Could defeating Obama hurt counter-terrorism efforts?

Matt K. Lewis Senior Contributor
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You’ve probably heard the expression: “Only Nixon could go to China.” It essentially means only someone with solid credibility on a given issue (such as Nixon’s impeccable anti-Communist credentials) has the leverage do something that might otherwise appear to defy those credentials (such as Nixon’s going to Red China to meet Chairman Mao).

As Republicans seek to oust Barack Obama in 2012, it is worth at least considering a possible modern corollary: Maybe only a Democratic president can get away with killing terrorists these days.

That, of course, isn’t exactly true. It may just be easier for them politically. For evidence, look no further than the killing of Anwar al-Awlaki. With a few obvious exceptions (such as Glenn Greenwald), most liberals turned a blind eye to Obama’s decision to kill an American citizen.

This is partly because of partisanship (most people are loath to criticize their guy) — but also because Obama’s past rhetoric (such as criticizing the Bush Administration for “overreacting to the events of 9/11”) gave him cover to act tough on terrorism.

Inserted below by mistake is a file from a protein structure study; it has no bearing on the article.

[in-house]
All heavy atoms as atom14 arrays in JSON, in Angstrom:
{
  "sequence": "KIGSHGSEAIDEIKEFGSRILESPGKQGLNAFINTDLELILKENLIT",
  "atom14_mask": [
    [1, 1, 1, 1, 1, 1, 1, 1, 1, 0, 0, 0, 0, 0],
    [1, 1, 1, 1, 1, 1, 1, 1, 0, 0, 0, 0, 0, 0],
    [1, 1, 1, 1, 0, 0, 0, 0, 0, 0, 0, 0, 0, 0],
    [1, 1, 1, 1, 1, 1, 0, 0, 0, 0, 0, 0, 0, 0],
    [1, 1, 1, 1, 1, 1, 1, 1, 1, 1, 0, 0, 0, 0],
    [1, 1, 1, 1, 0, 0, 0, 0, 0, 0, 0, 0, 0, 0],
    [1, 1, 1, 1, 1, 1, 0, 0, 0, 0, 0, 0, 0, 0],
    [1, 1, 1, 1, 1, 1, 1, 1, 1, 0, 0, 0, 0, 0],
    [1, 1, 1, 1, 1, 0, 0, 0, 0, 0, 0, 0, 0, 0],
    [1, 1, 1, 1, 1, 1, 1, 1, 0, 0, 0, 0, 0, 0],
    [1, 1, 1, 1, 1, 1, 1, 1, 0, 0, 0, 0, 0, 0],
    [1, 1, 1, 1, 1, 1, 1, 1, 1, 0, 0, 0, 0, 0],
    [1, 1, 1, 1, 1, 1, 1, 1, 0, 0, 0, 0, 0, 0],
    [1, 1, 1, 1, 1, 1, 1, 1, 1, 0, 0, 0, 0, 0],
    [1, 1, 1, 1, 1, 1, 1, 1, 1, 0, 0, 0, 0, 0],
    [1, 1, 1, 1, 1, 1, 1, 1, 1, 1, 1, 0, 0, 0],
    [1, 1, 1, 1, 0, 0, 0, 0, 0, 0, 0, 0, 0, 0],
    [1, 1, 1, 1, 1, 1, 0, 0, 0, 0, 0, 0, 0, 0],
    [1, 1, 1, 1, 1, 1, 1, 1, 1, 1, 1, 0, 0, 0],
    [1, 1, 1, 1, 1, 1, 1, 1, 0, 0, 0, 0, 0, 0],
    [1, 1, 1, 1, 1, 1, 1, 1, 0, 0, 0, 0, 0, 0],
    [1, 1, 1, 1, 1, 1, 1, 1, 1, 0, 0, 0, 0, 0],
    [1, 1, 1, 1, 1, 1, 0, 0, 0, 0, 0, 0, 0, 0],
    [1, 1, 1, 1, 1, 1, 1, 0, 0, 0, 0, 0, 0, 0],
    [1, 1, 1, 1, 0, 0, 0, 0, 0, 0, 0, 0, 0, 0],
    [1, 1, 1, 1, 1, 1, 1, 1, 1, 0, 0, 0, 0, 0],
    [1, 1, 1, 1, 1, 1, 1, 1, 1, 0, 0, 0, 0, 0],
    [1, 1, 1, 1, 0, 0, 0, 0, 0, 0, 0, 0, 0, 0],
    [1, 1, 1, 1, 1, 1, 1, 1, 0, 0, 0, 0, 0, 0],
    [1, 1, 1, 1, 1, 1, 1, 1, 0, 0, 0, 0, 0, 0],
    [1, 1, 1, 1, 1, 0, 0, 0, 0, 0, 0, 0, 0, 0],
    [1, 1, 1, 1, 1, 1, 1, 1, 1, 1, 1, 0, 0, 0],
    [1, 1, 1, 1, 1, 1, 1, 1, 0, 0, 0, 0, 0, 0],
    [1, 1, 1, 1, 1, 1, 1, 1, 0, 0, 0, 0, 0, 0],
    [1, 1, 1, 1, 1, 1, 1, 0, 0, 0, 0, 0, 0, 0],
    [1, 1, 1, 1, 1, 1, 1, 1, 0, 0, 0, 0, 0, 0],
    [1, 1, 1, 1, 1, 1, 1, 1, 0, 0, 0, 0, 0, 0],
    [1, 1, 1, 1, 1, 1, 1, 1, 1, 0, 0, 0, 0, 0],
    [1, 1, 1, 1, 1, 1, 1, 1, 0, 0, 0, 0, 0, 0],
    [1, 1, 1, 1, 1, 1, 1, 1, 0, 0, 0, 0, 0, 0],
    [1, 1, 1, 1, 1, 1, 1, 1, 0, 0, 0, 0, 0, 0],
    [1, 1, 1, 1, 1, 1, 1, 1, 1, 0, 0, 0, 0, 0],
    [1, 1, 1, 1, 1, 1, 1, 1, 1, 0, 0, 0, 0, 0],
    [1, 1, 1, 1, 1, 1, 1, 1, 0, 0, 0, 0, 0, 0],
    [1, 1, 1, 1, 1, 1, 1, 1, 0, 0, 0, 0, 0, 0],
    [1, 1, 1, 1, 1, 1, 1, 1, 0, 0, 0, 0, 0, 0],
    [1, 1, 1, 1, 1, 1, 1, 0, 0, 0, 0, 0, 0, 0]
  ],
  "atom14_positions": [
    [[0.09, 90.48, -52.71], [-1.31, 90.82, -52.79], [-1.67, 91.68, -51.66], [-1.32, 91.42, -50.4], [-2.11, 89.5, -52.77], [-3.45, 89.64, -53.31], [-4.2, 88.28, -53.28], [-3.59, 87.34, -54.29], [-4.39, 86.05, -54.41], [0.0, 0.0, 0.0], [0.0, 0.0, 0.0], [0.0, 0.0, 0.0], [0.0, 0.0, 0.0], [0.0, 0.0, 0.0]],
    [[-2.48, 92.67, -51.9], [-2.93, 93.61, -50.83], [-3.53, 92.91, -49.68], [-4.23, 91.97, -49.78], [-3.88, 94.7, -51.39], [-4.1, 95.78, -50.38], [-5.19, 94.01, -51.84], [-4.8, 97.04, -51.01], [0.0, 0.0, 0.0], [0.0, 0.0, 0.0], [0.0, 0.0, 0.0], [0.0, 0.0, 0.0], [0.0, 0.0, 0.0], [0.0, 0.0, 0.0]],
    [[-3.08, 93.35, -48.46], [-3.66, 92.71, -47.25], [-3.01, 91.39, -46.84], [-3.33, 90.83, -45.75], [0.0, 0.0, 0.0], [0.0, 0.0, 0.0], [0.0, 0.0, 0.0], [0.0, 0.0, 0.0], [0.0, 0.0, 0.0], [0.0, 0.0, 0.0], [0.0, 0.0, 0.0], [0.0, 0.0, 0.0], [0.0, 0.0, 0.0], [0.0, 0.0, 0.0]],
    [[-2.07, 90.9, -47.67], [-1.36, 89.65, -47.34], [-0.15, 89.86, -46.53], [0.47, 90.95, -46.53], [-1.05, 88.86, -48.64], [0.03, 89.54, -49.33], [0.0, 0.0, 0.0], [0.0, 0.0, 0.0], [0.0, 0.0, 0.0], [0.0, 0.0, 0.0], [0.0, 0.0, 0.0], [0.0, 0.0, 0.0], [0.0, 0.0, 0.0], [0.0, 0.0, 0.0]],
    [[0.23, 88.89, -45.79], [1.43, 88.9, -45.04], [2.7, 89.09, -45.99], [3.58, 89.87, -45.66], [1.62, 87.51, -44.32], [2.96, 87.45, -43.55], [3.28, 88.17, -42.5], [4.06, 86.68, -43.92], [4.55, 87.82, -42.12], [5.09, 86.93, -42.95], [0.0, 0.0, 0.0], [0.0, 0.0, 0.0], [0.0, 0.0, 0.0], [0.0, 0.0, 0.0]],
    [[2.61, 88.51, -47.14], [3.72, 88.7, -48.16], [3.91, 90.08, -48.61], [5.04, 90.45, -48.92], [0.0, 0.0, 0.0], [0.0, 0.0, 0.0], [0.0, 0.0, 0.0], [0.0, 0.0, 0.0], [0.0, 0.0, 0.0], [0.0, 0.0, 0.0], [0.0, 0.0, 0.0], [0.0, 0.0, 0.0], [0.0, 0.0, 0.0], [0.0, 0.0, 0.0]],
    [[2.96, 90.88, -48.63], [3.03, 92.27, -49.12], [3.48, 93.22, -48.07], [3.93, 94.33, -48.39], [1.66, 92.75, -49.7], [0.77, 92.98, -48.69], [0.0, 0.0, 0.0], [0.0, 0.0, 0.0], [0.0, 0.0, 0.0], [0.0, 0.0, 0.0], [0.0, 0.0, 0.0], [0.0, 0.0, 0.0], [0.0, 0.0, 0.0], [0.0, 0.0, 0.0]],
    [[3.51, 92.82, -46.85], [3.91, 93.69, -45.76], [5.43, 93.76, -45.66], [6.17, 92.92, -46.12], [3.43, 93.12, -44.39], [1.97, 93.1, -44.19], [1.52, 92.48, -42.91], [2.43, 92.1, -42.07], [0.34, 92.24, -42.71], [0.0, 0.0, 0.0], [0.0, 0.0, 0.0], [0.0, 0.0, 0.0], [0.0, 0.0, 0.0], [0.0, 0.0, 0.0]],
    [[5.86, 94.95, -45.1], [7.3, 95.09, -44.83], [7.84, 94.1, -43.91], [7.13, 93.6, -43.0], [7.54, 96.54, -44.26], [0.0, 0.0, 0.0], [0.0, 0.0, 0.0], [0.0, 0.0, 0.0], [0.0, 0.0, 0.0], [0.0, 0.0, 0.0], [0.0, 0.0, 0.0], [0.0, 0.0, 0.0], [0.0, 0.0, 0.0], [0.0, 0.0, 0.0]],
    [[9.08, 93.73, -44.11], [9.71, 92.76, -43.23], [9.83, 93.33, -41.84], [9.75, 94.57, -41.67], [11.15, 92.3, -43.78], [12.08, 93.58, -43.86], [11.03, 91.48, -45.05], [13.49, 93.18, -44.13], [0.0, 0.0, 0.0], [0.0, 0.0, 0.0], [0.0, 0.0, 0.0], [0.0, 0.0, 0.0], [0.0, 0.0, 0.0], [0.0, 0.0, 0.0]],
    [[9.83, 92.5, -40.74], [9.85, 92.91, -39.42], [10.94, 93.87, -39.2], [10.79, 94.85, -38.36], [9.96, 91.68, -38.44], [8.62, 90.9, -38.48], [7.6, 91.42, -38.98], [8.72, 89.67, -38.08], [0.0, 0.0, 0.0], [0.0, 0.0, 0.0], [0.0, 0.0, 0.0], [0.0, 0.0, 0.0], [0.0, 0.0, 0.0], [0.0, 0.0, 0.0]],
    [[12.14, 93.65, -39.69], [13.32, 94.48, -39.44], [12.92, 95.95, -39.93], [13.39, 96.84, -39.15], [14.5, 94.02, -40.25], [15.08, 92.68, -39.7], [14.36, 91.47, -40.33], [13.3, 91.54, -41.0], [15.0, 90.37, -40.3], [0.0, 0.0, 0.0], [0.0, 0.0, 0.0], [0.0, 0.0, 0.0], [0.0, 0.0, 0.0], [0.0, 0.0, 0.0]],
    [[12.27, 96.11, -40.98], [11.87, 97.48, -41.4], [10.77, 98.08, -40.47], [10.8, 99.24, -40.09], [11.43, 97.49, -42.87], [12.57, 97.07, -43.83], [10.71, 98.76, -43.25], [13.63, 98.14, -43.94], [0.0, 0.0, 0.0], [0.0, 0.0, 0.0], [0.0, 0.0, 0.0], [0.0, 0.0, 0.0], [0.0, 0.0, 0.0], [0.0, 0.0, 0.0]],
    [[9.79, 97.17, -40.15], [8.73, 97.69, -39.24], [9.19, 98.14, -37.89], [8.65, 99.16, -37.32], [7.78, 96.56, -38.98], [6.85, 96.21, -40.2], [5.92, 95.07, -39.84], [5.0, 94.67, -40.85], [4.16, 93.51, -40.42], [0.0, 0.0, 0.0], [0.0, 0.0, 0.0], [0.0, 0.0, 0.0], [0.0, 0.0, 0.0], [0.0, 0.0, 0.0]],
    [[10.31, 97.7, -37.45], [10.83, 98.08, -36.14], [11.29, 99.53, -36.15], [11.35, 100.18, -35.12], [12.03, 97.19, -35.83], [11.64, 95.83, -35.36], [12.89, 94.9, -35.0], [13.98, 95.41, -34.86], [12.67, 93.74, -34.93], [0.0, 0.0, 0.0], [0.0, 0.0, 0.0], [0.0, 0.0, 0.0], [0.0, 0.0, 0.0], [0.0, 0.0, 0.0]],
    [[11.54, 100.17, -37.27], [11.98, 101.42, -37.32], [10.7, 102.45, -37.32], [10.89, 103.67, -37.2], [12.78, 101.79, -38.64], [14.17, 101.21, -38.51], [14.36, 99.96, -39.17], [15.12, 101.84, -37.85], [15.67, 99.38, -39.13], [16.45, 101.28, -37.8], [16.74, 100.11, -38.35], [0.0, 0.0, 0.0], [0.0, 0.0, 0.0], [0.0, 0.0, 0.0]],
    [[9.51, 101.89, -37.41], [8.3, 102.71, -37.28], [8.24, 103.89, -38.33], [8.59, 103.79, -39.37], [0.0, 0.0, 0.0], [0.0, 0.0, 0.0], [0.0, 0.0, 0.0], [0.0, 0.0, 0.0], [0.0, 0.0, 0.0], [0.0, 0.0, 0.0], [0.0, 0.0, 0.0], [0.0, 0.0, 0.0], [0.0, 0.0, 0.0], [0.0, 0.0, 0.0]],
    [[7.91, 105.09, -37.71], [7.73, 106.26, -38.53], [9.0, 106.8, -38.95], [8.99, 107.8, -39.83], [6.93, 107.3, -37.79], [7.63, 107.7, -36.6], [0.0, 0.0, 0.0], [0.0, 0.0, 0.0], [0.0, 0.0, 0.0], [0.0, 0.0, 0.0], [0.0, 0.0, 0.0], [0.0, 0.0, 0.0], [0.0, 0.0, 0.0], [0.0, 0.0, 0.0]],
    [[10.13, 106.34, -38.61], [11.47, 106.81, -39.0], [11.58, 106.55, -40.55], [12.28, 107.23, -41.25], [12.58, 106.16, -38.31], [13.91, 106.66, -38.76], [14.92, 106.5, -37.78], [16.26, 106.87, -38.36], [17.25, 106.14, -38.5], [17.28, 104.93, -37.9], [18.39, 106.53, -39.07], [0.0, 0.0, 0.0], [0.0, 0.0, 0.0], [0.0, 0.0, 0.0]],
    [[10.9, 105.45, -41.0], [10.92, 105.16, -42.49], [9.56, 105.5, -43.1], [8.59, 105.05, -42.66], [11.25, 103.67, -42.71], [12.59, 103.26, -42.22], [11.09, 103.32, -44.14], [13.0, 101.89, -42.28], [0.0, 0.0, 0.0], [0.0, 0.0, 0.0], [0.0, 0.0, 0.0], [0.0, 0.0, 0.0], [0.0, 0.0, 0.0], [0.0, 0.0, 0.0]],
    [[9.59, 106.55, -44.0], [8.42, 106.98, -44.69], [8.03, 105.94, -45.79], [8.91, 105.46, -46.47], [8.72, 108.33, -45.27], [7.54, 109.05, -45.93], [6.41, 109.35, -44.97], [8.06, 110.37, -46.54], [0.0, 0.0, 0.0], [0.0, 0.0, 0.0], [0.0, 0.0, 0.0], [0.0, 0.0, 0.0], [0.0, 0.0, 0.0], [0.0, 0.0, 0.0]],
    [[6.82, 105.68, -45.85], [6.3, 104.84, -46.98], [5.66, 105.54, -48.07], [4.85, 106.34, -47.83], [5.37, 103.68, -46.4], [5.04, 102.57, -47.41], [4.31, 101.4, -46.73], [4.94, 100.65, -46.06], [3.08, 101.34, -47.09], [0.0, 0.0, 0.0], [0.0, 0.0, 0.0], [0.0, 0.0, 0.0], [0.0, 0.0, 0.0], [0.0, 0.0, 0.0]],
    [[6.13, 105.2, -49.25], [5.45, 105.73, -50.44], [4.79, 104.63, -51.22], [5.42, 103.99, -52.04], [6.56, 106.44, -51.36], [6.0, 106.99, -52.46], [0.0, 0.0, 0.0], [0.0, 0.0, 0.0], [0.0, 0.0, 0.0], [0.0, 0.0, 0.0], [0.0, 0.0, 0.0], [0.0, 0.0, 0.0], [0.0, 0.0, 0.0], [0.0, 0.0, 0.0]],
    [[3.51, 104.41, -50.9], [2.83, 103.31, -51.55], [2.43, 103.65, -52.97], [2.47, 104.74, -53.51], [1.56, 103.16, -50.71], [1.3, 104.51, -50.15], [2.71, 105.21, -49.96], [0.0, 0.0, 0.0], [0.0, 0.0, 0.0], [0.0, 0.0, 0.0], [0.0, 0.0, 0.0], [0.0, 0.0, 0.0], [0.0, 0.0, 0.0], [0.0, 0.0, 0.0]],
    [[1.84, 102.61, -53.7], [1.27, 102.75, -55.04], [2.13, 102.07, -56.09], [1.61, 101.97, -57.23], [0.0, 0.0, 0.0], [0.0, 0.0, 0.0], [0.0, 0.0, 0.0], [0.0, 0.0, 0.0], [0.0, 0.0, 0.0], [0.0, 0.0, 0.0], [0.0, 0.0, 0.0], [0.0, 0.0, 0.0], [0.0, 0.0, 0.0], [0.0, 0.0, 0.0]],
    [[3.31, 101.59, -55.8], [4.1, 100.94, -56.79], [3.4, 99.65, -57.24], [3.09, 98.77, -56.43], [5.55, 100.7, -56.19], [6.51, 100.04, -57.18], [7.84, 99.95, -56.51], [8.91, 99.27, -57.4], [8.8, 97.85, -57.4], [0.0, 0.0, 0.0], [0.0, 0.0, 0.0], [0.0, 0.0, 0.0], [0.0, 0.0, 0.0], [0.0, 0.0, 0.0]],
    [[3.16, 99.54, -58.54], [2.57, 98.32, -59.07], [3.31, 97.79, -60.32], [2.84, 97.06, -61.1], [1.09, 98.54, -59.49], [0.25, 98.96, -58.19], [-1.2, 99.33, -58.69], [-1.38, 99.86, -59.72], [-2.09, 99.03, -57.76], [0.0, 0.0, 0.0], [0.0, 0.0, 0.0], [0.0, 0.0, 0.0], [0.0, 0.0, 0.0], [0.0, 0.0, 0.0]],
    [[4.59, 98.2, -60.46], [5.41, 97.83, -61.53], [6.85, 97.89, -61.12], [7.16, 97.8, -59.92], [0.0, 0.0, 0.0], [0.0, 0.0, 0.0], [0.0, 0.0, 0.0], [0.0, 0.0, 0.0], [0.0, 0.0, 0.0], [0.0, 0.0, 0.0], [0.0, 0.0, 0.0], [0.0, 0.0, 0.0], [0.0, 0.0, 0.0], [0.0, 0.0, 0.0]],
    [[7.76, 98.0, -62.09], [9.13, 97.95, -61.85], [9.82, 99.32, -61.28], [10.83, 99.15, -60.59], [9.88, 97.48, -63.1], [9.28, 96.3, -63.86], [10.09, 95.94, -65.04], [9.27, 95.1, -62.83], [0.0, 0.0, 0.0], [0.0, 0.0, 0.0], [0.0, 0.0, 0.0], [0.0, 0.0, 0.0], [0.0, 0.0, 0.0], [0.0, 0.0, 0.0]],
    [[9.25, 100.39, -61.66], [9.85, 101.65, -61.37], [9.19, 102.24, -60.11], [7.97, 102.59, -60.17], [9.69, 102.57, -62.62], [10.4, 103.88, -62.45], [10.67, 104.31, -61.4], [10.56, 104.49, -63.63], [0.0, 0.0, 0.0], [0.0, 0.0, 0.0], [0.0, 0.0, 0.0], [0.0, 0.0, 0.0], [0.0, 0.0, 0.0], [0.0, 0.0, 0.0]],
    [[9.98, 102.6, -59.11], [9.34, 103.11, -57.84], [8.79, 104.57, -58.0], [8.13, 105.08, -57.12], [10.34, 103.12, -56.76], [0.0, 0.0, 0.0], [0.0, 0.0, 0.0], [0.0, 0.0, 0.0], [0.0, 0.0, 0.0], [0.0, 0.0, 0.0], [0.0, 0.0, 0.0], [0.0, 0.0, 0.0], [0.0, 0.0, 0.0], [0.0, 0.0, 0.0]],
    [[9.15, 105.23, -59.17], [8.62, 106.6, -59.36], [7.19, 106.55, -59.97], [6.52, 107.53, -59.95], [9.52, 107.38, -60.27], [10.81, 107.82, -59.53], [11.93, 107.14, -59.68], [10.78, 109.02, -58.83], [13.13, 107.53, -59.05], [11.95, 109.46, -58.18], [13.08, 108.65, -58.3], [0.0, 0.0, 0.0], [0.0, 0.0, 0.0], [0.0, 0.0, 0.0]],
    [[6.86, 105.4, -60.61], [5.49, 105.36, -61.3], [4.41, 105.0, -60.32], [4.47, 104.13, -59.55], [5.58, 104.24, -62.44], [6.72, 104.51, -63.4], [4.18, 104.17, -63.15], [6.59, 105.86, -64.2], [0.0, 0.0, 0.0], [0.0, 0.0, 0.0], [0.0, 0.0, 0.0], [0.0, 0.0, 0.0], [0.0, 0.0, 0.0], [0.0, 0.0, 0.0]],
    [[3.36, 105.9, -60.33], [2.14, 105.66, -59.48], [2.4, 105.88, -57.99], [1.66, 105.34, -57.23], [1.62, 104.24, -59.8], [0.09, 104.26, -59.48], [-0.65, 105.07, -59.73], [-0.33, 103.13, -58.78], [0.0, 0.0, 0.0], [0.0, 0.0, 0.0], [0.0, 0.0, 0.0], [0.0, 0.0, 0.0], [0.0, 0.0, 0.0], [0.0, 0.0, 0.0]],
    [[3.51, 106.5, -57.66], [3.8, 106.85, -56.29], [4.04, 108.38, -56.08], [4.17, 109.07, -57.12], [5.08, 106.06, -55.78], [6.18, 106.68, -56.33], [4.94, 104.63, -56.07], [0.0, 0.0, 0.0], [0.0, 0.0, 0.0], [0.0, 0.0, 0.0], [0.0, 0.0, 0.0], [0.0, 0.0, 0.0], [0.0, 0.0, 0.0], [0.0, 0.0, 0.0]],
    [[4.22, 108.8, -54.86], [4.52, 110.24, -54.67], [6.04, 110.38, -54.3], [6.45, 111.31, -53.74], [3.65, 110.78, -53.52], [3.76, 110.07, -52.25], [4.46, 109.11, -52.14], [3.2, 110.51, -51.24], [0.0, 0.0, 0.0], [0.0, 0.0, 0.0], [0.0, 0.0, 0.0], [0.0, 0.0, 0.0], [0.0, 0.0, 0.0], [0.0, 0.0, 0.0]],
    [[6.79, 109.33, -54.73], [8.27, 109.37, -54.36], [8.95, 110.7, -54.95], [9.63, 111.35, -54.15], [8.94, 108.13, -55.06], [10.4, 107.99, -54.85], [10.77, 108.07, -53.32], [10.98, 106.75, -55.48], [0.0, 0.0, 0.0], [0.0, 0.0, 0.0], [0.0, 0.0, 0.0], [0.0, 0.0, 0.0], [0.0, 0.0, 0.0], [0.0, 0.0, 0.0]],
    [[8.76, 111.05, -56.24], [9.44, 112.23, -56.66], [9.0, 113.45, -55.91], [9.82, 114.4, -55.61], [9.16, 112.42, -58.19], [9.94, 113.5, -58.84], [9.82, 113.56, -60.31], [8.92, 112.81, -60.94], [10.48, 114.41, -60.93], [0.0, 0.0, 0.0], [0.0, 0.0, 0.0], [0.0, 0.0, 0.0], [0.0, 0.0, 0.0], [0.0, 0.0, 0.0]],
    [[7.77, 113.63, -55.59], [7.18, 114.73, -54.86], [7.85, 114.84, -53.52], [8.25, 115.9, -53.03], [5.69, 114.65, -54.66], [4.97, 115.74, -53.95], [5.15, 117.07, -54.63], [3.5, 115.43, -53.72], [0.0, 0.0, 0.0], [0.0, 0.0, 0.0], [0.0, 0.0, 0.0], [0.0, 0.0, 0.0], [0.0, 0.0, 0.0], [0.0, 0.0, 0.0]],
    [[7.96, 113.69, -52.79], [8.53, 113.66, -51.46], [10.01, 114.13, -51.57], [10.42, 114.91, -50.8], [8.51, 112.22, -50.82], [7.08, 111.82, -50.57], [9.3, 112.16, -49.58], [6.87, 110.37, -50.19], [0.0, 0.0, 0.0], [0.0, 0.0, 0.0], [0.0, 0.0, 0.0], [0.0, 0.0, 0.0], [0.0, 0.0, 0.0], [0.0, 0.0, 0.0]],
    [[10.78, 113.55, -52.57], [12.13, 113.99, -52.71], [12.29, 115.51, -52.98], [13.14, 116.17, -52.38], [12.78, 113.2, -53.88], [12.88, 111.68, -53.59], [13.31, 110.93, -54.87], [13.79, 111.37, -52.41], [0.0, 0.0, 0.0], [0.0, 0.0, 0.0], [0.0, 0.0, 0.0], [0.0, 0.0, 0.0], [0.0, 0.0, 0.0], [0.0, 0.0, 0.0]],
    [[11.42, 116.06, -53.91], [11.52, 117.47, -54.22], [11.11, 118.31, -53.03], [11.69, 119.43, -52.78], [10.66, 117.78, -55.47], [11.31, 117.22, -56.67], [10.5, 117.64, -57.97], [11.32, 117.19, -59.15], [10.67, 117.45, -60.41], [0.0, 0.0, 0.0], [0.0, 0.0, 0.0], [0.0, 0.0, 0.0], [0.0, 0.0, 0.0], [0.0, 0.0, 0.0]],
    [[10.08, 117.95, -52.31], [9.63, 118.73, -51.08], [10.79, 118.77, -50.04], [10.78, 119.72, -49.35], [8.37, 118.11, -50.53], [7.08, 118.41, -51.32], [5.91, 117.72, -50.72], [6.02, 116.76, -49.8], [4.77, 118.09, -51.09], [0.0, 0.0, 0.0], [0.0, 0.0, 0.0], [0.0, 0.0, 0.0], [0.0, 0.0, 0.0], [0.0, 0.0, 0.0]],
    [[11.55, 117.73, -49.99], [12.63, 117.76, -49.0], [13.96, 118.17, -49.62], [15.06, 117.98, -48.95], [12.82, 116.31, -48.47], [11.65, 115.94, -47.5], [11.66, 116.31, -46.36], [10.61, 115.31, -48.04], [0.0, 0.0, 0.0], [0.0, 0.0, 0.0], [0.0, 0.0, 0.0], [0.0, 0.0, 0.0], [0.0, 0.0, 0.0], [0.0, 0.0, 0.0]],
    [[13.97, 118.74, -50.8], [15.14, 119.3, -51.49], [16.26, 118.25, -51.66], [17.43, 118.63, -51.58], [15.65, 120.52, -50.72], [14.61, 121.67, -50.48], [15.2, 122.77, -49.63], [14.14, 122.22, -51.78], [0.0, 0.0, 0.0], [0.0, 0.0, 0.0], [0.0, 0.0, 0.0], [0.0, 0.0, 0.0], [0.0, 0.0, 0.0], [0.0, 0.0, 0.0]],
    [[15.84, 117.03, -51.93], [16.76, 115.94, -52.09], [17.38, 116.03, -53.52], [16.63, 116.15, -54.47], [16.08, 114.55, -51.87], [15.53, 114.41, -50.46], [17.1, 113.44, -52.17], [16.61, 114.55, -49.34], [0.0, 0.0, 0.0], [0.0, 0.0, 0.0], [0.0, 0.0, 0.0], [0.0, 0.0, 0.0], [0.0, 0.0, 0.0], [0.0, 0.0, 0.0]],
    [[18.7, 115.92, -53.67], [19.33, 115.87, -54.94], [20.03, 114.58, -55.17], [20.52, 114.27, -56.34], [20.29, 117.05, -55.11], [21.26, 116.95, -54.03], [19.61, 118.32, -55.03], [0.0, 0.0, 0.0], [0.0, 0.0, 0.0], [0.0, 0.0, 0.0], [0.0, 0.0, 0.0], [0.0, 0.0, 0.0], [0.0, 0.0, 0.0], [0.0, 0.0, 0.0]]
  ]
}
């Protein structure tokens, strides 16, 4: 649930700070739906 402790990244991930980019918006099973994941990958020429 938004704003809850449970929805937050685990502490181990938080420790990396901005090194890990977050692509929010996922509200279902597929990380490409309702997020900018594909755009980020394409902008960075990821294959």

But just imagine the outcry from the left that would have ensued had President Bush (or Perry or Romney) ordered the “assassination” of an American citizen. The media would have spent weeks debating the ethics of such a decision. Obama, conversely, not only enjoyed the acquiescence of his base, but many Republicans (with the obvious exception of Rep. Ron Paul) were publicly supportive of the decision.

This all seems to imply that, when it comes to killing terrorists in the current political and cultural milieu, a Democratic president will face less resistance than a Republican president. Critics may lament that this as a double-standard, and it is clearly frustrating to some Republicans (including former Vice President Dick Cheney) who were beat up for for doing similar things they deemed necessary to protect the country. But while it isn’t fair, neither is the notion that Obama is soft on terror. There are many reasons to vote against Obama (including a 9.1 percent unemployment rate), but his record of killing terrorists seems beyond reproach.

Defeating Barack Obama may indeed bring about many salutary ends, but it may also ironically lessen the public’s appetite (or tolerance) for killing terrorists using drone strikes, etc. Many conservatives would obviously view that as a bad thing.

This is something nobody seems to want to discuss.

Matt K. Lewis